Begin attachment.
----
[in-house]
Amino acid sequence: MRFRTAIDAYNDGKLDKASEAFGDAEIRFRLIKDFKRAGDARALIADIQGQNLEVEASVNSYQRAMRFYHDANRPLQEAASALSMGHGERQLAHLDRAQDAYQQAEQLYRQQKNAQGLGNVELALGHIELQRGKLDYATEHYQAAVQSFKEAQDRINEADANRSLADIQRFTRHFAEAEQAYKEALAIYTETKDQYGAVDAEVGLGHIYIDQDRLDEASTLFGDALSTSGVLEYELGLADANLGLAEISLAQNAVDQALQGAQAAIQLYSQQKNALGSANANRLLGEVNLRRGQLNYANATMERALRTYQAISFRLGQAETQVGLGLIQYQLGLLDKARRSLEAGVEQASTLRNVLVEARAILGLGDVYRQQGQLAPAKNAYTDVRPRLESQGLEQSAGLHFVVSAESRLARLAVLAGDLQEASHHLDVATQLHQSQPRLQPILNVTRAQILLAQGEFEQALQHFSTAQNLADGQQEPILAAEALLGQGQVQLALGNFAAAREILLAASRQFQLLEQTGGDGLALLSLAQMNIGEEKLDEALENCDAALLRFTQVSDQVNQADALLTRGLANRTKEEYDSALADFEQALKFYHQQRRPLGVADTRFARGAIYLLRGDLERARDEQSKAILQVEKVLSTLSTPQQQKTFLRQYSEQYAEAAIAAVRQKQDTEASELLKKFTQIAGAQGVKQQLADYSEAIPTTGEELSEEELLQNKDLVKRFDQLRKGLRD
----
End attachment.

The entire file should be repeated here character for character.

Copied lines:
[in-house]
Amino acid sequence: MRFRTAIDAYNDGKLDKASEAFGDAEIRFRLIKDFKRAGDARALIADIQGQNLEVEASVNSYQRAMRFYHDANRPLQEAASALSMGHGERQLAHLDRAQDAYQQAEQLYRQQKNAQGLGNVELALGHIELQRGKLDYATEHYQAAVQSFKEAQDRINEADANRSLADIQRFTRHFAEAEQAYKEALAIYTETKDQYGAVDAEVGLGHIYIDQDRLDEASTLFGDALSTSGVLEYELGLADANLGLAEISLAQNAVDQALQGAQAAIQLYSQQKNALGSANANRLLGEVNLRRGQLNYANATMERALRTYQAISFRLGQAETQVGLGLIQYQLGLLDKARRSLEAGVEQASTLRNVLVEARAILGLGDVYRQQGQLAPAKNAYTDVRPRLESQGLEQSAGLHFVVSAESRLARLAVLAGDLQEASHHLDVATQLHQSQPRLQPILNVTRAQILLAQGEFEQALQHFSTAQNLADGQQEPILAAEALLGQGQVQLALGNFAAAREILLAASRQFQLLEQTGGDGLALLSLAQMNIGEEKLDEALENCDAALLRFTQVSDQVNQADALLTRGLANRTKEEYDSALADFEQALKFYHQQRRPLGVADTRFARGAIYLLRGDLERARDEQSKAILQVEKVLSTLSTPQQQKTFLRQYSEQYAEAAIAAVRQKQDTEASELLKKFTQIAGAQGVKQQLADYSEAIPTTGEELSEEELLQNKDLVKRFDQLRKGLRD